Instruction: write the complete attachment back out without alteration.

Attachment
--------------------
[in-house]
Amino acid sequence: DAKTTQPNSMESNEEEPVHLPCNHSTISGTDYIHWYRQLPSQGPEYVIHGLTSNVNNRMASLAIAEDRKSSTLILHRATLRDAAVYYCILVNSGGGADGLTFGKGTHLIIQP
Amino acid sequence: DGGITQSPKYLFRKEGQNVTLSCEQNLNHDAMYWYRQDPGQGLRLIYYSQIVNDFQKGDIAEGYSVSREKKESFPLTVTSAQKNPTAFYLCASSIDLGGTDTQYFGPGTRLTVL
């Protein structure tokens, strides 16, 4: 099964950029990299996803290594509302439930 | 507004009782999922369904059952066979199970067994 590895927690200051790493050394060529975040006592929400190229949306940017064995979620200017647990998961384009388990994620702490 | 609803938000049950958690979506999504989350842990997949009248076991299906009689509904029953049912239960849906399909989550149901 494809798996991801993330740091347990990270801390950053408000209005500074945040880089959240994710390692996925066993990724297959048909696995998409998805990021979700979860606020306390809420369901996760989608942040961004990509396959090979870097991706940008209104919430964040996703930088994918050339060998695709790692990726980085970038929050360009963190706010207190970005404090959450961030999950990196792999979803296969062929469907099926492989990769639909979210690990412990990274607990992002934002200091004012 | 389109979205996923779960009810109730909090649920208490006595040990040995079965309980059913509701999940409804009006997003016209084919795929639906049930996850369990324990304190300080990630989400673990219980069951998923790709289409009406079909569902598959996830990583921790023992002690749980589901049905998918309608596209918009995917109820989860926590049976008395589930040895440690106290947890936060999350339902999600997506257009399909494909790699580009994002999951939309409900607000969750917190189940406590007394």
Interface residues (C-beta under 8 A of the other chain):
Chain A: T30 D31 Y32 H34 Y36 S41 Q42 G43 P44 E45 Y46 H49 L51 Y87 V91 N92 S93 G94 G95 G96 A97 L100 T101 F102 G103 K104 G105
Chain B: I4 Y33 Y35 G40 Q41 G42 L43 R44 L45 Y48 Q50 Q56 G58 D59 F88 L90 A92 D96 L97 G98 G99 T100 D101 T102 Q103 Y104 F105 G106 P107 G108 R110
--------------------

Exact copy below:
[in-house]
Amino acid sequence: DAKTTQPNSMESNEEEPVHLPCNHSTISGTDYIHWYRQLPSQGPEYVIHGLTSNVNNRMASLAIAEDRKSSTLILHRATLRDAAVYYCILVNSGGGADGLTFGKGTHLIIQP
Amino acid sequence: DGGITQSPKYLFRKEGQNVTLSCEQNLNHDAMYWYRQDPGQGLRLIYYSQIVNDFQKGDIAEGYSVSREKKESFPLTVTSAQKNPTAFYLCASSIDLGGTDTQYFGPGTRLTVL
């Protein structure tokens, strides 16, 4: 099964950029990299996803290594509302439930 | 507004009782999922369904059952066979199970067994 590895927690200051790493050394060529975040006592929400190229949306940017064995979620200017647990998961384009388990994620702490 | 609803938000049950958690979506999504989350842990997949009248076991299906009689509904029953049912239960849906399909989550149901 494809798996991801993330740091347990990270801390950053408000209005500074945040880089959240994710390692996925066993990724297959048909696995998409998805990021979700979860606020306390809420369901996760989608942040961004990509396959090979870097991706940008209104919430964040996703930088994918050339060998695709790692990726980085970038929050360009963190706010207190970005404090959450961030999950990196792999979803296969062929469907099926492989990769639909979210690990412990990274607990992002934002200091004012 | 389109979205996923779960009810109730909090649920208490006595040990040995079965309980059913509701999940409804009006997003016209084919795929639906049930996850369990324990304190300080990630989400673990219980069951998923790709289409009406079909569902598959996830990583921790023992002690749980589901049905998918309608596209918009995917109820989860926590049976008395589930040895440690106290947890936060999350339902999600997506257009399909494909790699580009994002999951939309409900607000969750917190189940406590007394």
Interface residues (C-beta under 8 A of the other chain):
Chain A: T30 D31 Y32 H34 Y36 S41 Q42 G43 P44 E45 Y46 H49 L51 Y87 V91 N92 S93 G94 G95 G96 A97 L100 T101 F102 G103 K104 G105
Chain B: I4 Y33 Y35 G40 Q41 G42 L43 R44 L45 Y48 Q50 Q56 G58 D59 F88 L90 A92 D96 L97 G98 G99 T100 D101 T102 Q103 Y104 F105 G106 P107 G108 R110